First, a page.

Lisa A. Jackson, MD, MPH

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“Kaiser Permanente Washington gives us nearly unlimited potential to address vaccine effectiveness and safety questions of national and international importance.”

Lisa A. Jackson, MD, MPH

Senior Investigator, Kaiser Permanente Washington Health Research Institute
Physician, Washington Permanente Medical Group, Internal Medicine

Biography

Lisa A. Jackson, MD, MPH, is an internist and infectious disease epidemiologist who has conducted clinical and epidemiologic studies of vaccine safety and efficacy since 1991. Dr. Jackson is the Kaiser Permanente Washington Health Research Institute (KPWHRI) principal investigator (PI) for the Vaccine Safety Datalink Project sponsored by the Centers for Disease Control and Prevention (CDC). She is also PI of the KPWHRI Vaccine and Treatment Evaluation Unit network site—one of nine network sites that the National Institutes of Health sponsors.

Dr. Jackson has written more than 200 peer-reviewed publications and 14 book chapters. She is a past member of the Food and Drug Administration’s Vaccines and Related Biological Products Advisory Committee and the National Vaccine Program Office’s National Vaccine Advisory Committee.

After receiving her medical degree from the University of Virginia School of Medicine, in Charlottesville, Dr. Jackson earned her Master of Public Health (MPH) degree at the University of Washington (UW) School of Public Health. She completed her internal medicine residency training at the UW School of Medicine and served as an epidemic intelligence officer and preventive medicine resident at the CDC.

A research professor in the UW Department of Epidemiology, Dr. Jackson is also an adjunct research professor in the UW Department of Medicine.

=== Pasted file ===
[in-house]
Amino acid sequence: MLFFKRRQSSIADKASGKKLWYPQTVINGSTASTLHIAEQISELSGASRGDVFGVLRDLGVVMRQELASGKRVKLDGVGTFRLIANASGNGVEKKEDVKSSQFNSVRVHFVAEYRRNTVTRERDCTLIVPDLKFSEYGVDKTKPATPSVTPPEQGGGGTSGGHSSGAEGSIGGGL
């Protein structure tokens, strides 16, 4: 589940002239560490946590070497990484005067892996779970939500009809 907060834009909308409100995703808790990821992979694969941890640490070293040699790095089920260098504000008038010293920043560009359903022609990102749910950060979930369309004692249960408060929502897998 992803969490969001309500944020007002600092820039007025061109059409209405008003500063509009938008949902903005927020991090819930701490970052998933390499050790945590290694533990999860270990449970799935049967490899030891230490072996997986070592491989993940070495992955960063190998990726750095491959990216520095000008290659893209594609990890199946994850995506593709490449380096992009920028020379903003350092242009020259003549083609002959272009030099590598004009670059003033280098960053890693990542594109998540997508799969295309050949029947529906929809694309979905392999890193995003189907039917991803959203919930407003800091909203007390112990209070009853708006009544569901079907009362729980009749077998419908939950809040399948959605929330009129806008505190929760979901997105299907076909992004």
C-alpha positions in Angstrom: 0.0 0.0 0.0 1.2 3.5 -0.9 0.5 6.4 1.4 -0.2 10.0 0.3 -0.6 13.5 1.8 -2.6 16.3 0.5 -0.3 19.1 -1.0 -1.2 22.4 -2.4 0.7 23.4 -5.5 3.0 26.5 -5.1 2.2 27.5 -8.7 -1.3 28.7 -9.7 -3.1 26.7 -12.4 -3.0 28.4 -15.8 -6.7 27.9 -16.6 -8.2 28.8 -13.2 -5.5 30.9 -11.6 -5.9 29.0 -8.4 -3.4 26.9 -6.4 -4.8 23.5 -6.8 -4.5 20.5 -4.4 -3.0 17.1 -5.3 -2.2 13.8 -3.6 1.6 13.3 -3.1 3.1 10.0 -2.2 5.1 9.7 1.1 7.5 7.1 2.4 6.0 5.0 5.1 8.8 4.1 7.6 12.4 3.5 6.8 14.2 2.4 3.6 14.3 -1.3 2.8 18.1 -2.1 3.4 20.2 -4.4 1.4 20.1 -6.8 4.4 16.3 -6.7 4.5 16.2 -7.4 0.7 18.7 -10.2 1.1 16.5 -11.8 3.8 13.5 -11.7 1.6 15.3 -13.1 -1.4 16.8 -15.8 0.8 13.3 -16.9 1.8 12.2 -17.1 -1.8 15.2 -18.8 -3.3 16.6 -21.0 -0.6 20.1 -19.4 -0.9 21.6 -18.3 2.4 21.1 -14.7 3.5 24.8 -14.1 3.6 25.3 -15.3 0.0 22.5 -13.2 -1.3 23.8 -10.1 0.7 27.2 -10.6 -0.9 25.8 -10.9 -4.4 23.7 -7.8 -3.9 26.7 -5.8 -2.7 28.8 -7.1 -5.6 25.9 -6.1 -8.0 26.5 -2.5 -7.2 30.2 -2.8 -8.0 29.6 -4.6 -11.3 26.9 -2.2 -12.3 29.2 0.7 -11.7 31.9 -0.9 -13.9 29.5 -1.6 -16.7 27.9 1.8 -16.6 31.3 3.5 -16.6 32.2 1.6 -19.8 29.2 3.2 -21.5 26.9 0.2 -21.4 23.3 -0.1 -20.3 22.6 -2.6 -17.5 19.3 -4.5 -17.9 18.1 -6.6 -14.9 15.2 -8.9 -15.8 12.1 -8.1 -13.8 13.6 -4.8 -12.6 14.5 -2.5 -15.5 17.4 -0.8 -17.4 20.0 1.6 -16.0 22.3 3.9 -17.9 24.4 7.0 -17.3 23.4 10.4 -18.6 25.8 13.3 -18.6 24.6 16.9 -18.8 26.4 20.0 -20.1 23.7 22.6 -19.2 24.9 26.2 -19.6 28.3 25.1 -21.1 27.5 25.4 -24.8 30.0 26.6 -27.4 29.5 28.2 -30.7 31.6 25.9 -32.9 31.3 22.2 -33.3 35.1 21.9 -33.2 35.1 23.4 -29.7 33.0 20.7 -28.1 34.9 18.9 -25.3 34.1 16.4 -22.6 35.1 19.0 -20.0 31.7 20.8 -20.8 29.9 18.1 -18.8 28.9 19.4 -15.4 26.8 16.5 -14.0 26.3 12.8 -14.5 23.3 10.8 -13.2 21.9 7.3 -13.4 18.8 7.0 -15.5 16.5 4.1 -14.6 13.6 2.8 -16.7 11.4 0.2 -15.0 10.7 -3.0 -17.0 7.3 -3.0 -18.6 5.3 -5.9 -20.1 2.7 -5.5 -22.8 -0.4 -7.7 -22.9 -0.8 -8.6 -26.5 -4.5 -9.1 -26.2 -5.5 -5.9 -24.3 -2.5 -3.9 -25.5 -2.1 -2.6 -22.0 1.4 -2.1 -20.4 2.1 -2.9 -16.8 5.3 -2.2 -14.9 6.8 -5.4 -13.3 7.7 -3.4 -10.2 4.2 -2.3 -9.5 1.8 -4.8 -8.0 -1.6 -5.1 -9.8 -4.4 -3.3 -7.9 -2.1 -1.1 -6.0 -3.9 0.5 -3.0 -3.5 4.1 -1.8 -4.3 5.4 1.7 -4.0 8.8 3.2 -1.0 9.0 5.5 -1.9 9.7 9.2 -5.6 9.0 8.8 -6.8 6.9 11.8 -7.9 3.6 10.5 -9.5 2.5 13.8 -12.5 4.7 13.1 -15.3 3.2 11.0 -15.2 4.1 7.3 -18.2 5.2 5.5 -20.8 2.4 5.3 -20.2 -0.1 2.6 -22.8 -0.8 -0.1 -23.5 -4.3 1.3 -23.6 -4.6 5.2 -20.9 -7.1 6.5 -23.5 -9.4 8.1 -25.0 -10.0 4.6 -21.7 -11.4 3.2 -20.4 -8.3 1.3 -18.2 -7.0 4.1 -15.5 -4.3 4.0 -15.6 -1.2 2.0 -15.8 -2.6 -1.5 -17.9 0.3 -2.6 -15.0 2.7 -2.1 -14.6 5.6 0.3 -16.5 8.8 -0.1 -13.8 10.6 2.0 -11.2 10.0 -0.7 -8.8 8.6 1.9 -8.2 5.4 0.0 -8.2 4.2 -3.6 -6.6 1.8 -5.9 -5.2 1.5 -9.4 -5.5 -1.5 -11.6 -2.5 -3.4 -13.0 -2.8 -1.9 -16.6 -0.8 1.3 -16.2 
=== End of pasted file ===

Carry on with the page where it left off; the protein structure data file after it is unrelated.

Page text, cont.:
Research interests and experience

  • Vaccines & Infectious Diseases

    Vaccine  safety; influenza vaccine effectiveness in the elderly; methodologic issues in  vaccine effectiveness evaluations; pneumococcal polysaccharide vaccine  effectiveness; pneumococcal conjugate vaccine immunogenicity in the elderly;  epidemiology of E. coli bacteremia; epidemiology of community-acquired  pneumonia

 

Recent publications

Jackson LA, Kaufmann AF, Adams WG, Phelps MB, Andreasen C, Langkop CW, Francis BJ, Wenger JD. Outbreak of leptospirosis associated with swimming. Pediatr Infect Dis J. 1993;12(1):48-54. PubMed

Jackson LA, Wenger JD. Listeriosis: a foodborne disease. Infect Med. 1993;10(2):61-66.

Smith DK, Neal JJ, Holmberg SD and the Centers for Disease Control Idiopathic CD4+ T-Lymphocytopenia Task Force. Unexplained opportunistic infections and CD4 T-lymphocytopenia without HIV infection: an investigation of cases in the United States. N Engl J Med. 1993;328:373-379. PubMed

Jackson LA, Schuchat A. Reporting of toxic shock syndrome. J Infect Dis. 1992;166:445.

Schwartz B, Jackson LA. Invasive group B streptococcal disease in adults. JAMA. 1991;266:3284.

Jick H, Dinan BJ, Hunter JR, Stergachis A, Ronning A, Perera DR, Madsen S, Nudelman PM. Tricyclic antidepressants and convulsions. J Clin Psychopharmacol. 1983;3(3):182-5. PubMed

 

research

Jennifer Haller, a clinical trial volunteer, receives the first-ever injection of an investigational vaccine for the coronavirus. Credit: Ted S. Warren / AP Photos

Kaiser Permanente launches first coronavirus vaccine trial

On March 16, 4 volunteers received an injection of an mRNA vaccine for COVID-19 in an NIH-funded trial in Seattle.

KPWHRI in the Media

Vaccine against new coronavirus

Clinical trials for novel coronavirus vaccine will take place at Seattle research institute

Seattle Times, Feb. 26, 2020

research

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Clinical trial of H7N9 bird flu vaccine starts at KPWHRI

Dr. Lisa A. Jackson leads national trial to explore improving immune responses to the vaccine.

Read it in News and Events.

research into action

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Can targeted flu vaccines lower the risk of hospitalization?

Dr. Paula Lozano explains how a Learning Health System project finds Kaiser Permanente Washington members who could benefit most from preventive services.

kpwhri in the media

Are we prepared for the next flu pandemic?

U.S. News & World Report, Jan 18, 2018